She is not Banksy, but she is still badass. Amanda Marie Ploegsma’s first museum show — Purity & Credence — is on now at the Boulder Museum of Contemporary Art (BMoCA) and there is no sign of her badass-ness slowing down.
Painting is the go-to medium in the art world. It is the easiest to make, sell and ship. The two-dimensional framework forces artists into one plane — into one distinct set of images — to make a statement and connect with an audience. It’s rare these days to find work that pushes the medium into a new realm, but Ploegsma — she goes by “Amanda Marie” in the art world — finds a way through her adaptation of materials, specifically stencil and spray paint. Her work has a more gallery-specific style, but with charming street-art flair.
Ploegsma grew up in a small North Dakota town and eventually made her way to Colorado, where she attended the Rocky Mountain College of Art and Design for a couple of years before dropping out.
“I felt I didn’t have to pay a bunch of money to be an artist,” she says.
And it’s worked out well so far, with a European tour coming up, an opening this week at Illiterate Gallery in Denver, a recent mural painting in Fort Collins, and the BMoCA show.
“I am making a living off of my art,” Ploegsma says. “Of course, I’m married and we have a dual income, but it all goes in the pot to pay the bills, etc. We’re not rich or anything. We lead a simple life and do what we love.”
The love shows through in her work — a mixture of illustration and painting with characters reminiscent of the 1950s.
“I always wanted to be an artist,” she says, “I wanted to work for Disney when I was kid and have been illustrating ever since. But illustrating can be confining, and I just loved the freedom that painting gives me. I’ve finally learned how to combine both.”
She often uses both a girl and a boy image that have been stripped out of a children’s book and thrown into an unknown space. The in-between is both frightening and fascinating.
“Ploegsma’s sophisticated stencils and spray paints transport us to a dream world where fantasy and reality merge,” David Dadone, executive director of BMoCA, says. The use of color makes many of the pieces seem whimsical yet slightly unsettling at the same time.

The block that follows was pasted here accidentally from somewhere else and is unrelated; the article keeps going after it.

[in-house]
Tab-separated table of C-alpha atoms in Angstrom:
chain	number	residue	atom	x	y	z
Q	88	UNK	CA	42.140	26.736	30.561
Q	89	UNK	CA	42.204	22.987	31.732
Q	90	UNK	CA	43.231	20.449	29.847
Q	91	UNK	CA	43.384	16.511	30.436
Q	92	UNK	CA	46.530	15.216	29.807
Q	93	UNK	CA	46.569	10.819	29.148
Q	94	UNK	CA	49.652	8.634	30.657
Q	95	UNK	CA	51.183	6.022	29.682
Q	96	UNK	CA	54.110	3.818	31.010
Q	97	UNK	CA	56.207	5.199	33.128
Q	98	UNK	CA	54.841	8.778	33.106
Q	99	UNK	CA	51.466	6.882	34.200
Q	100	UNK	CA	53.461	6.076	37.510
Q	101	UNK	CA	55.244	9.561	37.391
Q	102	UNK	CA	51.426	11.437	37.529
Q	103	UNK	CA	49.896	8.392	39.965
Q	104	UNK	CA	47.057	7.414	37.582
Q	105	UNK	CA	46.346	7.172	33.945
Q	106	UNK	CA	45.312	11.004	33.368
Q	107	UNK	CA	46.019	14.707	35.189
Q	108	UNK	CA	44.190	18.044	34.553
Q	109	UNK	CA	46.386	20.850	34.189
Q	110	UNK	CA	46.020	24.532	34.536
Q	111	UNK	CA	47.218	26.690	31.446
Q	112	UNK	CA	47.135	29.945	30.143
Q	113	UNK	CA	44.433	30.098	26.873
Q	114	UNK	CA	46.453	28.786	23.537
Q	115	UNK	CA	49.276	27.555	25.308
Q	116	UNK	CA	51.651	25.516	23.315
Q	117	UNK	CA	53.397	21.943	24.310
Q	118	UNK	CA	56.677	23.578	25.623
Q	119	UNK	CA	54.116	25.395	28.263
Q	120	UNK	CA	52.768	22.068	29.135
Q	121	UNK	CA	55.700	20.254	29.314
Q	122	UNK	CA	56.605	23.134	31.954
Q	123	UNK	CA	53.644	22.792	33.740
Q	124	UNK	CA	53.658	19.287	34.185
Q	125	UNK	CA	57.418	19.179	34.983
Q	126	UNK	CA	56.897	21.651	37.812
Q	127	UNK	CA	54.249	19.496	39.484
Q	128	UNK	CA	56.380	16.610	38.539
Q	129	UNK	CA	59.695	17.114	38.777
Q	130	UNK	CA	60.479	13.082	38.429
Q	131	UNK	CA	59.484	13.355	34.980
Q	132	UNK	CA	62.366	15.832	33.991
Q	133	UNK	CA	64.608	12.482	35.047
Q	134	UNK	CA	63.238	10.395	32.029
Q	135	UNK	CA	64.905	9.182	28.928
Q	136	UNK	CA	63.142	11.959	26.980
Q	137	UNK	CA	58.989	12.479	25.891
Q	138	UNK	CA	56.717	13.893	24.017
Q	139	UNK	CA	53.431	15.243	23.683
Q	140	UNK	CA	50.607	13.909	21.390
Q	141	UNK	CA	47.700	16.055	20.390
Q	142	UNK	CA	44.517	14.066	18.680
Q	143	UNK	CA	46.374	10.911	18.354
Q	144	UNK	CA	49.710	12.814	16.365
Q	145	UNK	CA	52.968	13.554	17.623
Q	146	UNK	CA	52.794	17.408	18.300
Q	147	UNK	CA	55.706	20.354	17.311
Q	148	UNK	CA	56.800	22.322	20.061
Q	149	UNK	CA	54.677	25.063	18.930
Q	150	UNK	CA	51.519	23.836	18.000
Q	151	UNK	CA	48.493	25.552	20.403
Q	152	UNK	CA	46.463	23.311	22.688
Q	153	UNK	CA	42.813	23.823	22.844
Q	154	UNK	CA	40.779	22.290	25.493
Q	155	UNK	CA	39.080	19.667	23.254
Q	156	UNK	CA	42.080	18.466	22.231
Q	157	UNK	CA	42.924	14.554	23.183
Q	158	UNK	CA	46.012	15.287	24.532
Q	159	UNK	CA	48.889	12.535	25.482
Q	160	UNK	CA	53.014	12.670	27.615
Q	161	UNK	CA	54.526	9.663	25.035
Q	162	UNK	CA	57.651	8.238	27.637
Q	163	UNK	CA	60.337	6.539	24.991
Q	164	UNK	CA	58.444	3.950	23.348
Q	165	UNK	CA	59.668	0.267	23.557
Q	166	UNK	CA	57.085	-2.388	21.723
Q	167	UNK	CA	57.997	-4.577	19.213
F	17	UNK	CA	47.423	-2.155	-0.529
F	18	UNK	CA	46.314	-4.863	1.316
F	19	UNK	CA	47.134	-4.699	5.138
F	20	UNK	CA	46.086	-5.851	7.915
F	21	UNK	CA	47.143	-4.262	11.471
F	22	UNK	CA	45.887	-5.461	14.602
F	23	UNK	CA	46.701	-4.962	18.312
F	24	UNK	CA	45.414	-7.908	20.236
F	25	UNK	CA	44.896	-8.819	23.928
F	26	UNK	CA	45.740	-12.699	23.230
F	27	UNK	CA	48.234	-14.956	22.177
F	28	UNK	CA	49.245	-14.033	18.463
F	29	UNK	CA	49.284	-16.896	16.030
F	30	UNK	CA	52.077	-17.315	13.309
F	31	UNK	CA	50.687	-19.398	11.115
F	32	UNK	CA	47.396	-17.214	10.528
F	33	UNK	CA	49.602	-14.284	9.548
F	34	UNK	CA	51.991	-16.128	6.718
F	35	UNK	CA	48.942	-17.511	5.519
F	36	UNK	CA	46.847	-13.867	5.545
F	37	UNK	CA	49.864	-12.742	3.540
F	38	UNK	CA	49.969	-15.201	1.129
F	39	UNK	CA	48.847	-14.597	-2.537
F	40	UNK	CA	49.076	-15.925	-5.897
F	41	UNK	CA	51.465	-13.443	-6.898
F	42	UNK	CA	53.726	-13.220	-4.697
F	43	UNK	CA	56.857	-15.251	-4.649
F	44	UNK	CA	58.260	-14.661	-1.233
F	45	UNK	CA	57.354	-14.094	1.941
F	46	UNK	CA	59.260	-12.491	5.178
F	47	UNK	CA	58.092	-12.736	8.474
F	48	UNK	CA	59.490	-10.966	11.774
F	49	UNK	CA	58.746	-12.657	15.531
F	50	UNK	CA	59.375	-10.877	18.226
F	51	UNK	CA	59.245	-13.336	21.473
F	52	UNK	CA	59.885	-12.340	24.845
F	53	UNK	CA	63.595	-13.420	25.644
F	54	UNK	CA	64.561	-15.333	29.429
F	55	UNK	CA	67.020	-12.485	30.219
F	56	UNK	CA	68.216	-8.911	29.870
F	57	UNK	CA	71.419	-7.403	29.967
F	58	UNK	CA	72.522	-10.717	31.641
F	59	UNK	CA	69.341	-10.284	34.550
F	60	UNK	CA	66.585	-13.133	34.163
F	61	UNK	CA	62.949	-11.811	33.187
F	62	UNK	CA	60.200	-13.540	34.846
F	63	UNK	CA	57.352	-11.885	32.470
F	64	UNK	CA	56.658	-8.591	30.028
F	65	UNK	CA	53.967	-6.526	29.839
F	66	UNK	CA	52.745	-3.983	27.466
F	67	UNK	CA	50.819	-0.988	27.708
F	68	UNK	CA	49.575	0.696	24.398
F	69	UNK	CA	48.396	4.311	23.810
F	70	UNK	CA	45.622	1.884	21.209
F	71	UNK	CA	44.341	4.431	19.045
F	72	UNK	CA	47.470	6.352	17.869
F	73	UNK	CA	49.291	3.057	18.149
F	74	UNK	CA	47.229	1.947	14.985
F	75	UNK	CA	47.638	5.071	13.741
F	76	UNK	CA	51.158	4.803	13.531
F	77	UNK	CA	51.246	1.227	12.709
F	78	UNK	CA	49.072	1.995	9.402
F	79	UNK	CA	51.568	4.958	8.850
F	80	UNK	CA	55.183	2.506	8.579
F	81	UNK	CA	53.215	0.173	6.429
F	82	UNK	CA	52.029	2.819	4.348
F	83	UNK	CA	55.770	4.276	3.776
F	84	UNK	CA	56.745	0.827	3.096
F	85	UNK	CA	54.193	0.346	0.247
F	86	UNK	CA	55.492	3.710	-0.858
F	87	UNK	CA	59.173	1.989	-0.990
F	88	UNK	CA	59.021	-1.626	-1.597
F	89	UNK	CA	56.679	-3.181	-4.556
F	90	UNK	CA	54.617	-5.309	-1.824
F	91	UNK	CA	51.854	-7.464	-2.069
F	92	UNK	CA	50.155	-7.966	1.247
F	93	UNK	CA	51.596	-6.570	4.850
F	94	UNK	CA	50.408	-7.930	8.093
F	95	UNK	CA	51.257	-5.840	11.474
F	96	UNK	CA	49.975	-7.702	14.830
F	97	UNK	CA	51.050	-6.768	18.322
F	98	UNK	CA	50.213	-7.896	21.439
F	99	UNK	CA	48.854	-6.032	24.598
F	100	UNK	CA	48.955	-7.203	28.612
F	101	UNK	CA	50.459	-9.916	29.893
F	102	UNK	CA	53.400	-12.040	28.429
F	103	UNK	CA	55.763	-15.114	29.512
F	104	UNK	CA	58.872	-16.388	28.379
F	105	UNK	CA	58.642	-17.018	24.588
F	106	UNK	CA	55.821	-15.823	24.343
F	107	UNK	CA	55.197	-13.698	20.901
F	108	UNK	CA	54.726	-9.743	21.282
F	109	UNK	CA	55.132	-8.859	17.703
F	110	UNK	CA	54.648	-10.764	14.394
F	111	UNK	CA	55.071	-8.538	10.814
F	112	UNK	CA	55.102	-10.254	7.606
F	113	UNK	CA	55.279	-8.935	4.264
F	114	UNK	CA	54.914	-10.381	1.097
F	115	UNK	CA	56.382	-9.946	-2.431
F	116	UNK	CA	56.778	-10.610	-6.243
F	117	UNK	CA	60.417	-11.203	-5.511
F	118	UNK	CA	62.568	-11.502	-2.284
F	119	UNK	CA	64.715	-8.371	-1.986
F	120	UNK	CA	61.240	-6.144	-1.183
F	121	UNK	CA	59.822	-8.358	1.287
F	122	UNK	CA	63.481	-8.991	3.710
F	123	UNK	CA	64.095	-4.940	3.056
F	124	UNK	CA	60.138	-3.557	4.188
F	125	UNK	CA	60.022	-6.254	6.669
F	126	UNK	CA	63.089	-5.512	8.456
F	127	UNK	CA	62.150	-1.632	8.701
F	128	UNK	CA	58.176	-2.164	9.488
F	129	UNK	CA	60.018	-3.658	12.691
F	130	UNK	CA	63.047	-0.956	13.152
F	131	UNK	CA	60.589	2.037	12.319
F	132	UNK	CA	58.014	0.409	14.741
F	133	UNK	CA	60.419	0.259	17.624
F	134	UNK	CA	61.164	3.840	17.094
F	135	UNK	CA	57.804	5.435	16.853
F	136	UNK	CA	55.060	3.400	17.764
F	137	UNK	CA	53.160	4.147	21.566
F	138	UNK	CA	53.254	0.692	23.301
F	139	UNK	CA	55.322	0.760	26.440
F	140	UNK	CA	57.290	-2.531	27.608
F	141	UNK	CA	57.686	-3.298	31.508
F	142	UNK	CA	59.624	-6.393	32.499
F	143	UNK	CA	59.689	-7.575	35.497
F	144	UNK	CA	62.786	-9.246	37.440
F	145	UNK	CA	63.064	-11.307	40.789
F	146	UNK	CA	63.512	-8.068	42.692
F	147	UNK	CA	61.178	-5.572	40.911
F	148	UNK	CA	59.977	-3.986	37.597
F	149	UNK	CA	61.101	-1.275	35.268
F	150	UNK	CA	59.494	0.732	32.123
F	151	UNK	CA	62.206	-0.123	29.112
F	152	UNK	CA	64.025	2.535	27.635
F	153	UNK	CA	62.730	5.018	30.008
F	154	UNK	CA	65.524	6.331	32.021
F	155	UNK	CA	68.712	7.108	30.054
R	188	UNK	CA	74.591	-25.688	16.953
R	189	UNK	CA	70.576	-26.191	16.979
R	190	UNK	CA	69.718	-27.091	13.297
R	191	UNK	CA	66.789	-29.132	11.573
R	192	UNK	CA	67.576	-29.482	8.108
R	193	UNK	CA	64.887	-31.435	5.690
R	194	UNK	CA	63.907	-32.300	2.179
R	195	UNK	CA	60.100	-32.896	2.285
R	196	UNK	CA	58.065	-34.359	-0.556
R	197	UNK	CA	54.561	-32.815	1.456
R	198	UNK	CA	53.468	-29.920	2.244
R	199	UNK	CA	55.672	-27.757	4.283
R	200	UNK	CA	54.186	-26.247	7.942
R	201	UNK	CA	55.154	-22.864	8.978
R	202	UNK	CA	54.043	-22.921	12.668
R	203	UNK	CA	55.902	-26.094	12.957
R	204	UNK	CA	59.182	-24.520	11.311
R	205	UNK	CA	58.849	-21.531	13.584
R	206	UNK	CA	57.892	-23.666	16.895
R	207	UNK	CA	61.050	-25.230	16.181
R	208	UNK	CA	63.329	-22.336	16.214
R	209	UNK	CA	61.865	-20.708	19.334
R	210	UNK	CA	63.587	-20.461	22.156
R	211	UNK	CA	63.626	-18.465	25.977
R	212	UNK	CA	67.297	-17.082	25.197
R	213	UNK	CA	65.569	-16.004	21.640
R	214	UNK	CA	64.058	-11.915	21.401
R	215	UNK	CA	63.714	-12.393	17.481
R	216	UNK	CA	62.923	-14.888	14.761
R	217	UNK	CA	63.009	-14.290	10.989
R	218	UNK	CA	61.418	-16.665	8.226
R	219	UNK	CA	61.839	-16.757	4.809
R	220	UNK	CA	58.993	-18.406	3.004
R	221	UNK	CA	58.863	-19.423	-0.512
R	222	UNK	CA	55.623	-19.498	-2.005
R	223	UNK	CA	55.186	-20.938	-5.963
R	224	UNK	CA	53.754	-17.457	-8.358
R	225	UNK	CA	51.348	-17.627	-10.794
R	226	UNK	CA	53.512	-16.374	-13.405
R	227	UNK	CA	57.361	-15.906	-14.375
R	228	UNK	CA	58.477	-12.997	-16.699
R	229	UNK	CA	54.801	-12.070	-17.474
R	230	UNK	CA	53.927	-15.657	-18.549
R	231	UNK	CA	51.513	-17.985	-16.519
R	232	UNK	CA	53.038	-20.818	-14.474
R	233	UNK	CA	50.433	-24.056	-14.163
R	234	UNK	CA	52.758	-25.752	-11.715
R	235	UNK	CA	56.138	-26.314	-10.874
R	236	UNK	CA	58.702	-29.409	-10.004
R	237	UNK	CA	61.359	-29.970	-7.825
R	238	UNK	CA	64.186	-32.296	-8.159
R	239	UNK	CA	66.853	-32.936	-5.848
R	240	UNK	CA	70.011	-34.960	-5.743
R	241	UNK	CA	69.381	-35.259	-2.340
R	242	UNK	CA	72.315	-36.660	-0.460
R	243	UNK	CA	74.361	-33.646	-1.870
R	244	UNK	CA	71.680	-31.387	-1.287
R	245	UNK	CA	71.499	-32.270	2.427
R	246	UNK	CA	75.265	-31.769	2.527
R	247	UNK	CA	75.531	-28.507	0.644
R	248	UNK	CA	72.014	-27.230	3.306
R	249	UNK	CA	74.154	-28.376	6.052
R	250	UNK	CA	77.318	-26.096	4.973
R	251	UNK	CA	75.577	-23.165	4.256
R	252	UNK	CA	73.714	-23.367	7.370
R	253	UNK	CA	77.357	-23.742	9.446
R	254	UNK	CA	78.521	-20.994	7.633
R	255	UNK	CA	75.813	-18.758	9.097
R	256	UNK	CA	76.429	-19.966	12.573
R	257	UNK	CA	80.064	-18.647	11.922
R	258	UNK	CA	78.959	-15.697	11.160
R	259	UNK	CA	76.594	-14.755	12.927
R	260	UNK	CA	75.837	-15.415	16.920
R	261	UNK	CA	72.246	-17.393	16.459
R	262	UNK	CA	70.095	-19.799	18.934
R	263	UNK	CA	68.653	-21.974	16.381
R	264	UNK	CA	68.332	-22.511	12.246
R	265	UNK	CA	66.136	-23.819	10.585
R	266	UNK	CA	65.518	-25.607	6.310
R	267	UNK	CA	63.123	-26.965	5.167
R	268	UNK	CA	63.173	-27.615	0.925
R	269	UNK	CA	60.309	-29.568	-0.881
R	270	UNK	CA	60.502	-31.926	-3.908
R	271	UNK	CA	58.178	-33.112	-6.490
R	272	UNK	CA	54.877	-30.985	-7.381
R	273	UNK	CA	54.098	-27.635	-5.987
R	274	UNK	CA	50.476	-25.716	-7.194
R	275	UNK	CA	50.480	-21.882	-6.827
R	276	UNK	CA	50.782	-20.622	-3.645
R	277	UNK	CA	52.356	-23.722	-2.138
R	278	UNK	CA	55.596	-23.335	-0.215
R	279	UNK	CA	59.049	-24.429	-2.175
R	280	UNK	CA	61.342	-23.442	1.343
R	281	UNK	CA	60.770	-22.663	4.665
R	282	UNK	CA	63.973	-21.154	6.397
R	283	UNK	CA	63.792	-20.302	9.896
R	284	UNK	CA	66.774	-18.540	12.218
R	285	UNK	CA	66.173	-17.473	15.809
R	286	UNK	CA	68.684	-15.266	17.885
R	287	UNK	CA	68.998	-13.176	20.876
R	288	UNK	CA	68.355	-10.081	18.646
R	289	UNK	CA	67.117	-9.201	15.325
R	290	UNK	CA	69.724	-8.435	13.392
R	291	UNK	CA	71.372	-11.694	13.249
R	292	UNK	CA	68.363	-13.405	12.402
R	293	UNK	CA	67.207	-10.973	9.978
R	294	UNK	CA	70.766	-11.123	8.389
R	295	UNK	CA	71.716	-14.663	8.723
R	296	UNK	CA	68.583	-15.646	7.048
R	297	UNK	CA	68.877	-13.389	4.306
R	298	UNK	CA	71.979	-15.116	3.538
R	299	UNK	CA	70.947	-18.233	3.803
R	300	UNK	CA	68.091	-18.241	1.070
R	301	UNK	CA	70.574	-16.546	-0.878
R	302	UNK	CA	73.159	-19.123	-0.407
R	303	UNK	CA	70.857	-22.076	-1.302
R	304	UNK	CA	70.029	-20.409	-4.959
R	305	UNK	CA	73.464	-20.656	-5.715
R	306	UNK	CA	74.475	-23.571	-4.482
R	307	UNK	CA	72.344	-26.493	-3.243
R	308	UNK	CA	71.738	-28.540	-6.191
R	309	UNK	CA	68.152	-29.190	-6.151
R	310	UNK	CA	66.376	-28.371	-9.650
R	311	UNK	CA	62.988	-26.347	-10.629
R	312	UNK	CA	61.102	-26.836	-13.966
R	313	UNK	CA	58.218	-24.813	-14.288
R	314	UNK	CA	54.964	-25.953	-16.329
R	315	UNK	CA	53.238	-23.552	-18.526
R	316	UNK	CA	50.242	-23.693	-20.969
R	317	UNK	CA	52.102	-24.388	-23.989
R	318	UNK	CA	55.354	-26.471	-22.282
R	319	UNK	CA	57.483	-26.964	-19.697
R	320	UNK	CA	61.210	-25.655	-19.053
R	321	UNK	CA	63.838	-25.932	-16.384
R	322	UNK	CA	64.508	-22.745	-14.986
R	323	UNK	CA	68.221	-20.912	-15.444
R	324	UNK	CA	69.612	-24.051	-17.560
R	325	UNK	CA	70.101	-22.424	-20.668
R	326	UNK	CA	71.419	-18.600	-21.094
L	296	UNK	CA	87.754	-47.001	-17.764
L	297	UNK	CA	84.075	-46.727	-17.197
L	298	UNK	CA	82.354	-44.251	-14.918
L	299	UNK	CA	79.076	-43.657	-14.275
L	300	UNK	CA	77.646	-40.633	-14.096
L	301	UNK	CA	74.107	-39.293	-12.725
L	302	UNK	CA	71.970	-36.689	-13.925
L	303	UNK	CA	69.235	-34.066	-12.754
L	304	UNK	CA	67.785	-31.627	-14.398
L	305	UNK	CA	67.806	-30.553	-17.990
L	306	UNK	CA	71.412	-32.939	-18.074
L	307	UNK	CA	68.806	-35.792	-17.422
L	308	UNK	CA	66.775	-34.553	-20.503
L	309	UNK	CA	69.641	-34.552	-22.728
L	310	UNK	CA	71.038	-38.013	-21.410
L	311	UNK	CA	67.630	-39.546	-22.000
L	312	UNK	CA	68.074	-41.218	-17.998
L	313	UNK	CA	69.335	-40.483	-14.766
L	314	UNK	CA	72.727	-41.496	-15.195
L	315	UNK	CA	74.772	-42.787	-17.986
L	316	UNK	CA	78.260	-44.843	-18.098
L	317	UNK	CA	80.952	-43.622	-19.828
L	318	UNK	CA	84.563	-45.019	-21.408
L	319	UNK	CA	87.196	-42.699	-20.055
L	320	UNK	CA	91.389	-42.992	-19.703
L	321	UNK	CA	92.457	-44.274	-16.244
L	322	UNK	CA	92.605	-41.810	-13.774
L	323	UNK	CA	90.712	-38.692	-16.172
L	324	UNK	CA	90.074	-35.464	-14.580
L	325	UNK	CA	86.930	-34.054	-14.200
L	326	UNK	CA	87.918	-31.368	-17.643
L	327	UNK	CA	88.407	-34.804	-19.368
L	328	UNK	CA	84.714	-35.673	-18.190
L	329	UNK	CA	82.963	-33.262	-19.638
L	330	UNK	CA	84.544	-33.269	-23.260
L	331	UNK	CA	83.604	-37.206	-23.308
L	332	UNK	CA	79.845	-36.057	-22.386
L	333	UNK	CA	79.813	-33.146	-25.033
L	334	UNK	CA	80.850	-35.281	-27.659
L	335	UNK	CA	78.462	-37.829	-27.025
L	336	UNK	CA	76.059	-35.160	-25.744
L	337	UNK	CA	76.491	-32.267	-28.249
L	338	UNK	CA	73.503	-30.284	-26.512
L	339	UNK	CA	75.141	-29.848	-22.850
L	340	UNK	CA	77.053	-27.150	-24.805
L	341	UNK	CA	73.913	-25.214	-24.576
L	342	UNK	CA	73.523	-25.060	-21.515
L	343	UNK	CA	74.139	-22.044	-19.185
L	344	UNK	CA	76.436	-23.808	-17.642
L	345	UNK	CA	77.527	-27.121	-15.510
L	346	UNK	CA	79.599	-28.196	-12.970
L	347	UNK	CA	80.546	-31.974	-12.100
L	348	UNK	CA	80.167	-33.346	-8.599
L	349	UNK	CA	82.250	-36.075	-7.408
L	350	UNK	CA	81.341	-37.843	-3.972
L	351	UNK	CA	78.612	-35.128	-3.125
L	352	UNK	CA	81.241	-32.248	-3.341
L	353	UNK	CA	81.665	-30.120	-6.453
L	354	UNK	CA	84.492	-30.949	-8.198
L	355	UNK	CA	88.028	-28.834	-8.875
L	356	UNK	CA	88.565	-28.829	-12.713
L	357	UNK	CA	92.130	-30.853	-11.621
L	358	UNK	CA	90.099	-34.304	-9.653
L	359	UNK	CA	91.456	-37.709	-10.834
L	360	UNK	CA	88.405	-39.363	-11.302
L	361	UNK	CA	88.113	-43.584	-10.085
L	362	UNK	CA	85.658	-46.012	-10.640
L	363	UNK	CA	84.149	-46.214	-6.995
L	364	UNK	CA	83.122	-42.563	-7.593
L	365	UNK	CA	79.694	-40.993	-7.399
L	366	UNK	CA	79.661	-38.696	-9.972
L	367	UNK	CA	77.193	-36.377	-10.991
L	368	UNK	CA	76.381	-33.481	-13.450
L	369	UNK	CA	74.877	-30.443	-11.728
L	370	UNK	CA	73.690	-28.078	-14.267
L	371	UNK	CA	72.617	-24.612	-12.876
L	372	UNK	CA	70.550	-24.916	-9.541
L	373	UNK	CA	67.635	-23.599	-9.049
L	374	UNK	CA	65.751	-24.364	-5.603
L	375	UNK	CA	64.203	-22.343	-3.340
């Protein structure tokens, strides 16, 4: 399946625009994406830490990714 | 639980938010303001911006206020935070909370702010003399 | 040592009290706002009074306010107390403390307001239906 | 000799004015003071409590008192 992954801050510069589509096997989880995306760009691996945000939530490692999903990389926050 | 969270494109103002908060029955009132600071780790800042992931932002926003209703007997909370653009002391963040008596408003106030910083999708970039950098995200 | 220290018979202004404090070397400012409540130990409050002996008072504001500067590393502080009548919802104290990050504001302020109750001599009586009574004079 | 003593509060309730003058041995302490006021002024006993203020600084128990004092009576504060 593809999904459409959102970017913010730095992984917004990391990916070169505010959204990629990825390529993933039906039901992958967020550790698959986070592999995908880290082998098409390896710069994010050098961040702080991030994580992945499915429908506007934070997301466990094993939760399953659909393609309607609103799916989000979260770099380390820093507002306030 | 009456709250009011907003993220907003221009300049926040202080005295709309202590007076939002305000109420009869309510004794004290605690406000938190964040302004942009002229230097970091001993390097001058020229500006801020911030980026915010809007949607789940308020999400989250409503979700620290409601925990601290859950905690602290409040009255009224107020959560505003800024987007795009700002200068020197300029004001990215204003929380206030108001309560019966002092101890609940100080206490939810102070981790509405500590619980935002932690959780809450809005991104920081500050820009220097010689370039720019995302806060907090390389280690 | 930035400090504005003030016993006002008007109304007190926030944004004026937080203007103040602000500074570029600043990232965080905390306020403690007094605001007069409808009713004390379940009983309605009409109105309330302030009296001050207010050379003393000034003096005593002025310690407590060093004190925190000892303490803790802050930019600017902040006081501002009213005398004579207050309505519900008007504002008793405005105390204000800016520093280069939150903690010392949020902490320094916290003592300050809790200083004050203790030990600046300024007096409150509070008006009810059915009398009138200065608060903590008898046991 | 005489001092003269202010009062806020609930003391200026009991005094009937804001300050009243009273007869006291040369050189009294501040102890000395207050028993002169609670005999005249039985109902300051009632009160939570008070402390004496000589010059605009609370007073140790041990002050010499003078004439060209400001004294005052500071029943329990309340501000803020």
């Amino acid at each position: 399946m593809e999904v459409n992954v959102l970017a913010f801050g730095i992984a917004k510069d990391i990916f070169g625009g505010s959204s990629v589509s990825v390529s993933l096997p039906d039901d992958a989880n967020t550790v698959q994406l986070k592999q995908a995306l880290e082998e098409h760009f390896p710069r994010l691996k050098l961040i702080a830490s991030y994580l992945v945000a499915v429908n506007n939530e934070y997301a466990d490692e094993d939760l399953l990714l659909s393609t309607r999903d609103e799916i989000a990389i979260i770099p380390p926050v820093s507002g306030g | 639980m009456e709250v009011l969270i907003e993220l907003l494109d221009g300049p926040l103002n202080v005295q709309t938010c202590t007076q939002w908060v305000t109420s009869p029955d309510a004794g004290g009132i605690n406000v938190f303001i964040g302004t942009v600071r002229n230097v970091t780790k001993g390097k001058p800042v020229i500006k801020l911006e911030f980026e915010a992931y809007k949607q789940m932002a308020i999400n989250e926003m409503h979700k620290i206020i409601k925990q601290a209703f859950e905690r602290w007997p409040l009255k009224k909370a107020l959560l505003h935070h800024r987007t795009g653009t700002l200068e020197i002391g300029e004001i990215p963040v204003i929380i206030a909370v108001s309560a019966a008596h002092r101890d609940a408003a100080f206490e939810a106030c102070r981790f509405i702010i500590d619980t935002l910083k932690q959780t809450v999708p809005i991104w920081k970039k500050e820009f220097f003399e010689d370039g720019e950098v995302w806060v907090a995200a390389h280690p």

Some of the pieces at BMoCA were created on 2008 Obama campaign posters, which give the work a deeper political layer.
“It’s awesome when people find these things in my work that I hadn’t originally seen,” Ploegsma says. “For example, the mural I did before the [BMoCA] show at a skate park in Fort Collins was of this cement monster that has come to life surrounded by land and rubble; lots of people asked if I was trying to make an environmental statement, but I didn’t see it until they pointed it out.”
Her work has a graceful quality, while being charming and clever at the same time. It touches an emotional chord of nostalgia and playfulness.
“It is refreshing to see images in this emerging genre of ‘stencilism,’ which are not the overtly violent or super-sexual images that might have originally attracted audiences to the genre,” says Hyland Mather of the Adenken Gallery in Amsterdam. “As ‘stencilism’ matures, Amanda Marie’s work is keeping pace with an evolving and discerning eye.”
Since she uses stencil and spray paint, Ploegsma could easily be a street artist, but chooses not to, since she likes going back in and creating more details.
“I tried it, but wasn’t good at it. I couldn’t put down a stencil and feel finished,” she says.
Her work carries the freshness of street art combined with the more developed layers, precision and technique of classic paintings.
“Honestly, my work is mostly just about me, and my life,” she says. “I just love to chill in my rocking chair, zone out to some good music, think about what happened throughout the day … week … month … year, and paint.”
On the Bill:
Where to see Amanda Marie’s most recent work:
Boulder Museum of Contemporary Art, Sept. 29 to Jan. 29 Illiterate — Denver, Oct. 7-28 Moniker/Freize — London, Oct. 12-16 Stroke 05 — Berlin, Oct. 12-16